John
 

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Discussion Starter · #5 ·
On the note of project management - Only YOU can determine the level of detail that you are happy with, just don't be so critical of your own first works that you quit before you even start. Like anything else there is a learning curve. The more projects you do, the better your skills get. Start with a few "throwaway" projects, tool shanties are always good, outhouses as well. Smallish projects that you won't have much tied up in if you REALLY make a mistake on it.

Also, along the same vein, decide what your TIME is worth to you. Say you want to build a bridge which has dozens of identical nuts and bolts, it's entirely up to you whether you spend many hours making these fiddly bits, buy the fiddly bits (an Ozark catalog is a handy thing, lol), or even leave them off - either entirely or just use them selectively to give an impression.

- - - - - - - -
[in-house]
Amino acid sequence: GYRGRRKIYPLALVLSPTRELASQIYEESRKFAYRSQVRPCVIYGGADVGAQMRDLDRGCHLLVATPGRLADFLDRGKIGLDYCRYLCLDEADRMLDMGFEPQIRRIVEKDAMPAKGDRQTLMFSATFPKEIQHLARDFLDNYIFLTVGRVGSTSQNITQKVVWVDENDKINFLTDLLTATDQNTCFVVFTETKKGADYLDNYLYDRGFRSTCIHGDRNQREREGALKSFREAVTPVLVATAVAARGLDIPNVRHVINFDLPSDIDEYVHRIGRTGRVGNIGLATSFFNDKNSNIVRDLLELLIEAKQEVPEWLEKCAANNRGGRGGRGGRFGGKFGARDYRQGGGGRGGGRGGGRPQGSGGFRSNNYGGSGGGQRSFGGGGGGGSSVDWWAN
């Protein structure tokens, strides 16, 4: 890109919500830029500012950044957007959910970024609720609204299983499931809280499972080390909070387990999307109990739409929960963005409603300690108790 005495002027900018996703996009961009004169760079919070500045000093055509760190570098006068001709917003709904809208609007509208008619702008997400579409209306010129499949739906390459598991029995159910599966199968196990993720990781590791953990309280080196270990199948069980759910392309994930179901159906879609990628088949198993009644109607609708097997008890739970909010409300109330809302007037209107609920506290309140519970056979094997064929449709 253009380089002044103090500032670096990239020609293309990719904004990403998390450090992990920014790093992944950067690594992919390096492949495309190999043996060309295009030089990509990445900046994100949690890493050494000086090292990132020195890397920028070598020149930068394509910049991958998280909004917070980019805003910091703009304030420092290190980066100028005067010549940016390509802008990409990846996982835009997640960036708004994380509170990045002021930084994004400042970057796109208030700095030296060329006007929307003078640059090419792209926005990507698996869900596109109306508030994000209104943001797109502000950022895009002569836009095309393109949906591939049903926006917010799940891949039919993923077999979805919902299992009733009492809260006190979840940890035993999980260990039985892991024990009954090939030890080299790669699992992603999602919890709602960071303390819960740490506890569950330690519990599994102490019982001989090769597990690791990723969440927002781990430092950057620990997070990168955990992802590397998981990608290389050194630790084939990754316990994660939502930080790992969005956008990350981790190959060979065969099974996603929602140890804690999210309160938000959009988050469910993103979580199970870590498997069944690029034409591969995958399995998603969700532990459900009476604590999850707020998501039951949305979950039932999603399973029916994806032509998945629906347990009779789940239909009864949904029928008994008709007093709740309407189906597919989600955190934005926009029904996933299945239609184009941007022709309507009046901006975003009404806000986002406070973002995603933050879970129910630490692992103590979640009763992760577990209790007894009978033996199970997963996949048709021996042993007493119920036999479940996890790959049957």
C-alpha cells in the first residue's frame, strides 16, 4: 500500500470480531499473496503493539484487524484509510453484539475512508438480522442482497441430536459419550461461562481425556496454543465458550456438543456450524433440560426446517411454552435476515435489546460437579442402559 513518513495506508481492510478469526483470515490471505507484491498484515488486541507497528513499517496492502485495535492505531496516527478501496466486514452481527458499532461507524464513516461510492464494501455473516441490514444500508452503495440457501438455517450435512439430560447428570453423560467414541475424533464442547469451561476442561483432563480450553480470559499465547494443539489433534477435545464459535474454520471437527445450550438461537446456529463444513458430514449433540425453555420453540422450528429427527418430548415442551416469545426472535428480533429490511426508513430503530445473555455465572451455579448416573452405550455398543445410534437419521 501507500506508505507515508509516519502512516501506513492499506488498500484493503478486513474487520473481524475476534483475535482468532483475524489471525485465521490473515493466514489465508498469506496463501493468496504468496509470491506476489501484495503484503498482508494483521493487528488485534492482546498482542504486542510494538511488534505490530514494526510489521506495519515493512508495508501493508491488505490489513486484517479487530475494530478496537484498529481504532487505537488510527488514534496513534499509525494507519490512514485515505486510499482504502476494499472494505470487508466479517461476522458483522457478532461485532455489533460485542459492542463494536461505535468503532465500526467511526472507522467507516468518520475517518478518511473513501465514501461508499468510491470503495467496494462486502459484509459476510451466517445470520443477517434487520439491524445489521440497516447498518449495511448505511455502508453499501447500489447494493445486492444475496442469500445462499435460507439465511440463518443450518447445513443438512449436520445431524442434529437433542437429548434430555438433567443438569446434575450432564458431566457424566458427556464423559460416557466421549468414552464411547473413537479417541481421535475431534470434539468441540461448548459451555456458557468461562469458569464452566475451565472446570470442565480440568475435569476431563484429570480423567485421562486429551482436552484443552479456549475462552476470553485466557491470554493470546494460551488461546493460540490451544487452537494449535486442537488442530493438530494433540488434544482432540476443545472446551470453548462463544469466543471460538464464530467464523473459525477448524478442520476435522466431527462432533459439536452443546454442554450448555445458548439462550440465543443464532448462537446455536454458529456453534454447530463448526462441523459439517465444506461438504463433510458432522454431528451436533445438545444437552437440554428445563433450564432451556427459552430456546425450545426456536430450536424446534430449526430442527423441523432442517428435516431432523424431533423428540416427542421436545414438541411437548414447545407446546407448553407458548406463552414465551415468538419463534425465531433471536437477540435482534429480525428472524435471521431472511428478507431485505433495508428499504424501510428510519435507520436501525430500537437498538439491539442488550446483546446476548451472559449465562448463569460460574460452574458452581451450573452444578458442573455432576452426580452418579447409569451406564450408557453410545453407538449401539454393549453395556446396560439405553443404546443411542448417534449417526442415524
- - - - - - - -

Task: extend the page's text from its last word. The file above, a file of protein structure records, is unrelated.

Last thought, and I say this a LOT..... DON'T be afraid to tear it apart. Simply pull/cut/pry the pieces off you aren't happy with and redo them. If it's a total wreck, then salvage the good bits, and start over. I do this ALL the time, I just usually don't advertise it.

(might want to add this to your PDF steve, lol)
 

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Posted By Mik on 03/22/2009 7:18 AM
Um, OK, thanks Steve, I think... did you fix all the typos first? I caught at least 5 this morning. Note to self; don't sleep and type, or you'll look like an idiot....
Mik

Why don't you take a look see and if there's any changes you'd like done let me know.
 

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my only beef w/dremel is the variable speed doesn't allow it to go super slow. When you're on the slowest speed, there's not enough amps to keep it turning once you "bite" into something.